October 2018 Newsletter | The Micro Gardener

Welcome to the October newsletter. It’s been a busy few weeks but I have some interesting tips for you to tuck into.

What’s on the menu?

In this newsletter, I tackle a common pest insect enemy – the fruit fly and share strategies for preventing and controlling the damage. If you’ve ever cut open fruit and found it spoiled by larvae inside, it could be this offender. If you are plagued by tiny sap sucking aphids, then you’ll enjoy learning about Hoverflies. These beneficial predators dine out on these pesky insects. Discover how to attract them to your garden. I also share nine clues that may indicate you have problem soil and explain the fascinating reason why flowers make nectar. Dig in!

Organic Fruit Fly Control Strategies

In my latest article, you’ll learn 11 ways to organically prevent and manage this devastating pest insect in your home garden and minimise damage to your fruiting crops. I hope you’ll find these strategies useful to help you fight your fruit flies. READ ARTICLE NOW

QLD Fruit Fly larvae damage to a peach

QLD Fruit Fly larvae damage to a peach


How to Attract Hoverflies to Control Aphids

Hoverflies are beneficial predatory insect pollinators that play a vital role in organic aphid control. Learn how to attract these pest managers to your garden. READ ARTICLE NOW.

Hoverflies and aphids organic pest management strategy

9 Clues you may have Problem Soil

Is there any way to tell if your soil has problems?

Healthy soil does not look like dead dry lifeless dirt!

If your soil looks and feels like lifeless dry dirt, you may have a lot of work to do!

These issues are a few indicators to look for:

  1. Little or no plant growth above ground.
  2. Soil is hard and compacted such as clay or rock.
  3. Smells sour due to waterlogging and poor drainage.
  4. Consistently dries out quickly.
  5. Dead dirt with no soil life such as earthworms.
  6. Diseased plants.
  7. Very sandy with little organic matter.
  8. Covered in weeds.
  9. Very acidic or alkaline pH.

If you suspect your soil may need help:

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Why do Flowers make Nectar?

Plants use colour and fragrance as an ‘advertisement’ to pollinating insects to lure them to their flowers. As a reward for pollination services rendered, pollinators like bees, wasps and butterflies are ‘paid’ with sweet sugary nectar. Without this attractive incentive, pollination would not take place in many cases. In fact, plants use over a third of their sugar resources to produce nectar. That’s why it’s important to support plant growth during flower production with nutrients and moisture.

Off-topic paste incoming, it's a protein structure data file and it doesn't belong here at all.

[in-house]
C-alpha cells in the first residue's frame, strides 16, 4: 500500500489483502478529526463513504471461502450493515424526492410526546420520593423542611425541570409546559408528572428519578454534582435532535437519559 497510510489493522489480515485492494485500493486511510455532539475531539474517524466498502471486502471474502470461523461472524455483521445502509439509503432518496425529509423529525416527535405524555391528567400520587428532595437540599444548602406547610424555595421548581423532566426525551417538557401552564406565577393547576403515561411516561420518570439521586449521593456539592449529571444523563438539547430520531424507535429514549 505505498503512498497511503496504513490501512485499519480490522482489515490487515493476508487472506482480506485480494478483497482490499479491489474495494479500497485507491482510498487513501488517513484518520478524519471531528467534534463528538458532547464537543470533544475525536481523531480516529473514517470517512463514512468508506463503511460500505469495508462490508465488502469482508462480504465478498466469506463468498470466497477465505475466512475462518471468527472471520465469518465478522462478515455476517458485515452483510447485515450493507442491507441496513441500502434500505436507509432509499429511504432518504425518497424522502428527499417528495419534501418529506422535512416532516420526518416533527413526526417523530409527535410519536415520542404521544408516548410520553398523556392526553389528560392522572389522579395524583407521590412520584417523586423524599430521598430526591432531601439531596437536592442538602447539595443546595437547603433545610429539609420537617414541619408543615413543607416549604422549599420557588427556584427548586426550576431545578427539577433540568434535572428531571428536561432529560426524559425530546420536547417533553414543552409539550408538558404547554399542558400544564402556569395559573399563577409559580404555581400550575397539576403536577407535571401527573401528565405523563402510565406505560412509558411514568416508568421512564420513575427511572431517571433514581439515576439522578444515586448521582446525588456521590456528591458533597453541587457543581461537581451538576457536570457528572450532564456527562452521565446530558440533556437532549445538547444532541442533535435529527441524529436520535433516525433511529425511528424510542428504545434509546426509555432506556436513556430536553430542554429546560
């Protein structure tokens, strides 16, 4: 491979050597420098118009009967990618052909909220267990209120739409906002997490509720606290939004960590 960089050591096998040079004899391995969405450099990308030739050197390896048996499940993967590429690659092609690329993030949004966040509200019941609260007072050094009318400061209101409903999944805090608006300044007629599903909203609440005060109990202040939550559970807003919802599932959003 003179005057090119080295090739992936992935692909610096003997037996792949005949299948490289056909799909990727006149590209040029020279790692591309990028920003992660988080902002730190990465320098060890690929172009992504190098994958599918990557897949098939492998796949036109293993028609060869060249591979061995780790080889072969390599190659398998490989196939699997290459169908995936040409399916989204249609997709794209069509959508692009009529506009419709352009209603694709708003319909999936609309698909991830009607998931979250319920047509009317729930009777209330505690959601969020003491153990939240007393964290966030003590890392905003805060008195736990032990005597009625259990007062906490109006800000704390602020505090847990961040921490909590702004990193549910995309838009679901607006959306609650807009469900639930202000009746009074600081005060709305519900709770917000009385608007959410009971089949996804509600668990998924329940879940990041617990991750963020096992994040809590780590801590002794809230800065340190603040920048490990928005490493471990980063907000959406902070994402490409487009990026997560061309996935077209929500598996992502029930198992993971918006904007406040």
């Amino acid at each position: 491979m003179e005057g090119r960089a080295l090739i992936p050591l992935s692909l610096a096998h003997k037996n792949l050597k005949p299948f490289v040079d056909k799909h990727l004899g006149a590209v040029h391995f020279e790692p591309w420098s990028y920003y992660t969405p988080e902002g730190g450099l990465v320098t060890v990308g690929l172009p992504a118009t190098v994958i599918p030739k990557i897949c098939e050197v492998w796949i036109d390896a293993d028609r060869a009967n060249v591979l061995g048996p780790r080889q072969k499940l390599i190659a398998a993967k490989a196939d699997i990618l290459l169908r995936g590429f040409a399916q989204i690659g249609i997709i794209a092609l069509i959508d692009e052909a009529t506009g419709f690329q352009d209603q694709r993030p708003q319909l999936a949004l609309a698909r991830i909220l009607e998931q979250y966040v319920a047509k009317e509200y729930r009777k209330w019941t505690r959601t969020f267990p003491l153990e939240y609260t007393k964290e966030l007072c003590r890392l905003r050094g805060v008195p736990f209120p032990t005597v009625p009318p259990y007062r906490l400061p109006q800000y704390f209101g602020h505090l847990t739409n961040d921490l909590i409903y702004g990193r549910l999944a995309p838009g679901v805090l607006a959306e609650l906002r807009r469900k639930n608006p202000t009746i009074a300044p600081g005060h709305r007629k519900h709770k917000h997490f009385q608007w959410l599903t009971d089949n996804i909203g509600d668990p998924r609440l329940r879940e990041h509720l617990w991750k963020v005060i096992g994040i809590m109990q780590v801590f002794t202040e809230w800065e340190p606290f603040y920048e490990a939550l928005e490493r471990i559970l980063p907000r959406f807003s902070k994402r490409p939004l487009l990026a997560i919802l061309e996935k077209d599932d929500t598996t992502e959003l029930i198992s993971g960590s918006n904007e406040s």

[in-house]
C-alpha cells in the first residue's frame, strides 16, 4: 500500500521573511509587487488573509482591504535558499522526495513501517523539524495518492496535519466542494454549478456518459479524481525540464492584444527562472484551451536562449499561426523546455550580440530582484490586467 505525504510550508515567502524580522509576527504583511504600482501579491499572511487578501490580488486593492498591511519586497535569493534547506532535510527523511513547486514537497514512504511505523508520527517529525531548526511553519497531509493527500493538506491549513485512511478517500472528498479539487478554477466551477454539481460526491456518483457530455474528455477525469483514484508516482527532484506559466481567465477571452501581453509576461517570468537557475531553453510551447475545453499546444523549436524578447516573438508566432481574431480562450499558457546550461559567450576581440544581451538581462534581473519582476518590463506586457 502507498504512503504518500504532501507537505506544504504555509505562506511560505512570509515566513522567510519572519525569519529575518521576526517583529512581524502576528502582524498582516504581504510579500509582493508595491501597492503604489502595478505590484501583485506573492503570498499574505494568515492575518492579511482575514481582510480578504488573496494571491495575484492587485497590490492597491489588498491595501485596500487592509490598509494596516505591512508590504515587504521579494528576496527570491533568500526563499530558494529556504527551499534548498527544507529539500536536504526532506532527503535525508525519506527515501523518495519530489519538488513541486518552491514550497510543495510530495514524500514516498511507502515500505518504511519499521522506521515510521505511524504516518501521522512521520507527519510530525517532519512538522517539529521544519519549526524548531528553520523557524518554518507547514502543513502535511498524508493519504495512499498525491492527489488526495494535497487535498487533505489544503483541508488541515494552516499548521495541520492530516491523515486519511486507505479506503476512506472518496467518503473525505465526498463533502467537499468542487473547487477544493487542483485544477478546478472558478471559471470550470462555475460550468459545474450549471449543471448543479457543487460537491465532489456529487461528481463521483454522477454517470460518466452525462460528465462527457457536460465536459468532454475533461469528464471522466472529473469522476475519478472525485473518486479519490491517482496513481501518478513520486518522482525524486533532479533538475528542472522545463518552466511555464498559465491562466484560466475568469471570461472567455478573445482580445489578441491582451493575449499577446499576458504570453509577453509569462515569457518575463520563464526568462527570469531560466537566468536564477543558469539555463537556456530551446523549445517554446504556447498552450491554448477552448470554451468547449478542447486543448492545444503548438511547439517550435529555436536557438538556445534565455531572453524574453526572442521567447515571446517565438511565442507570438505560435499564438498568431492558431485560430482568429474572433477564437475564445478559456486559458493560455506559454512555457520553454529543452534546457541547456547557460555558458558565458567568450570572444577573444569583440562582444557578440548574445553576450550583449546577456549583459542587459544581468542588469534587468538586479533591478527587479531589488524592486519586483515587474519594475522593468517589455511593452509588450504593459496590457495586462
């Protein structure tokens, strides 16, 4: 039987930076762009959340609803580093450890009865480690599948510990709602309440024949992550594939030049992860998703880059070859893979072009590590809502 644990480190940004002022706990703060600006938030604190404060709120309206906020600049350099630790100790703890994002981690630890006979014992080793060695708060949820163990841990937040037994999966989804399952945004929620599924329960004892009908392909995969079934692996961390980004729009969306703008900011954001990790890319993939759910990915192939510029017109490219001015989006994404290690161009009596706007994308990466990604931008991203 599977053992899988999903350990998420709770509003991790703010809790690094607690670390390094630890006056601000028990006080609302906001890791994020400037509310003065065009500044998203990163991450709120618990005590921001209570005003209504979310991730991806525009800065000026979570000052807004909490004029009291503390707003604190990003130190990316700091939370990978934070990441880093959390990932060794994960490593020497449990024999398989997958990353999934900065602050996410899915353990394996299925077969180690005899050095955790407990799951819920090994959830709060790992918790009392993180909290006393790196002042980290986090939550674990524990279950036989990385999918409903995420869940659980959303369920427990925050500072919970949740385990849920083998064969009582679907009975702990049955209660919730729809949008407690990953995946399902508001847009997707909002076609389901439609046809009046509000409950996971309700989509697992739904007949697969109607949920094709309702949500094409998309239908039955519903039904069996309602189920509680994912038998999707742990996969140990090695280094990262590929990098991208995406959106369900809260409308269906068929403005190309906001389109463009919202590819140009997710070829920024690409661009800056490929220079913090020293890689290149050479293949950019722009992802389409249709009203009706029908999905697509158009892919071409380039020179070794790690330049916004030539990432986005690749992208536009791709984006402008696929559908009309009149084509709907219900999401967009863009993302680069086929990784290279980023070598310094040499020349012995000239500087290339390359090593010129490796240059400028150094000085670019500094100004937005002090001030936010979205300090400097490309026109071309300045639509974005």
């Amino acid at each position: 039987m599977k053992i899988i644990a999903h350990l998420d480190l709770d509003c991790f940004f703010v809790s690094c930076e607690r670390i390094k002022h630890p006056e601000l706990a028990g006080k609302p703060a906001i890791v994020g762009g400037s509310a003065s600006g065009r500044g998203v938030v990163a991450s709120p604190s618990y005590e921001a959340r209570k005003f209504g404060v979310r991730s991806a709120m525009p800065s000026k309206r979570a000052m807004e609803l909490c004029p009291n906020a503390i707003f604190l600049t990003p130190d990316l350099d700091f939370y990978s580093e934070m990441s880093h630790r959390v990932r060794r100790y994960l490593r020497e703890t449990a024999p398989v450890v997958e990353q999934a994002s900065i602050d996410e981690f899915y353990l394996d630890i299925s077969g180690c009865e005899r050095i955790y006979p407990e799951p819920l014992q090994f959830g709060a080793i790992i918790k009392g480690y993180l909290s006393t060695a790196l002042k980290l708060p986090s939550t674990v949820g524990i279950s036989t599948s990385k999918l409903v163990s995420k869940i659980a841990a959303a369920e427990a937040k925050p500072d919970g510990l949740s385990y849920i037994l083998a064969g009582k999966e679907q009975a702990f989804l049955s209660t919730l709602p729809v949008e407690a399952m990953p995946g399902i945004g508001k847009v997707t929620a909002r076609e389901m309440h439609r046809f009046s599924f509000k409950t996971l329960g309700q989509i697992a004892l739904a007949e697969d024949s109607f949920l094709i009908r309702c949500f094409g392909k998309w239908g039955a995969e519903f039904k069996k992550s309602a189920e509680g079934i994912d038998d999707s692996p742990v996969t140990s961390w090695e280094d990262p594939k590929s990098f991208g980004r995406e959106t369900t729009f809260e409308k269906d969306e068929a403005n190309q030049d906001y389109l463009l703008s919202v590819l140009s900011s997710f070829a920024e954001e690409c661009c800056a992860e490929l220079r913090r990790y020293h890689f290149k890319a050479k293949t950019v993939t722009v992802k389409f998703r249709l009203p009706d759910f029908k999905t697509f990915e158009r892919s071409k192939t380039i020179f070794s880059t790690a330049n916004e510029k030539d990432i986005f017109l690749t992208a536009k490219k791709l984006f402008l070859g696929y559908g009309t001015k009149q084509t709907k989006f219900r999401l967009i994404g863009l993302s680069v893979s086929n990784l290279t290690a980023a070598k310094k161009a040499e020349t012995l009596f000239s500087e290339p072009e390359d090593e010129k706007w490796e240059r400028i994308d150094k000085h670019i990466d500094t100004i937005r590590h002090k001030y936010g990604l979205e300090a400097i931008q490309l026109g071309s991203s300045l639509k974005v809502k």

Bee feeding on passionfruit flower nectar

Bee feeding on passionfruit flower nectar

A plant only produces nectar when it has pollen that needs transporting to another flower. Each flower produces its own sugary nectar ‘recipe’ to suit its main pollinator. At the perfect time, when pollen is ripe, the flower releases its unique scent to attract insect visitors. Nature’s perfect timing!

When the pollen is used up and fertilisation has taken place, the plant closes down its little ‘nectar factory’ to conserve resources. The plant’s energy is then put into producing and ripening seeds. Awesome hey?

Foods to Grow Over Summer

Here in SE Queensland, our long, hot, humid and often wet summers can make growing a food garden uncomfortable, challenging and not very rewarding at times. With pests like grasshoppers, slugs, snails, and caterpillars seeming to eat more than we do, many gardeners in our subtropical climate give up on growing food at this time of year. Yet summer is a time of prolific growth and potential abundance!

With good planning, design and careful plant choices, you CAN grow a healthy edible garden from December to March and enjoy a bountiful harvest.

If you live on the Sunshine Coast or SE Queensland, I invite you to come along to my next workshop at Yandina Community Garden on Saturday 10 November, where I’ll be sharing strategies and tips to grow a summer food garden.  To book and for more information click here.

Gardening Guides

To make it easier to grow a sustainable edible garden, I offer a series of helpful gardening guides and resources. Making a purchase is one way you can make a difference by helping support my education work to teach people how to grow healthy food. These are also available at my local events and workshops (save on postage)!

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Want more inspiring ideas?

Each week I share photos and videos of what I’m growing, harvesting and eating from my garden and ways I use my homegrown food. Follow me for more tips and inspiration in between newsletters.

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I look forward to sharing more news and ways to grow good health soon.

Happy gardening!


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© Copyright Anne Gibson, The Micro Gardener 2018. https://themicrogardener.com. All rights reserved.

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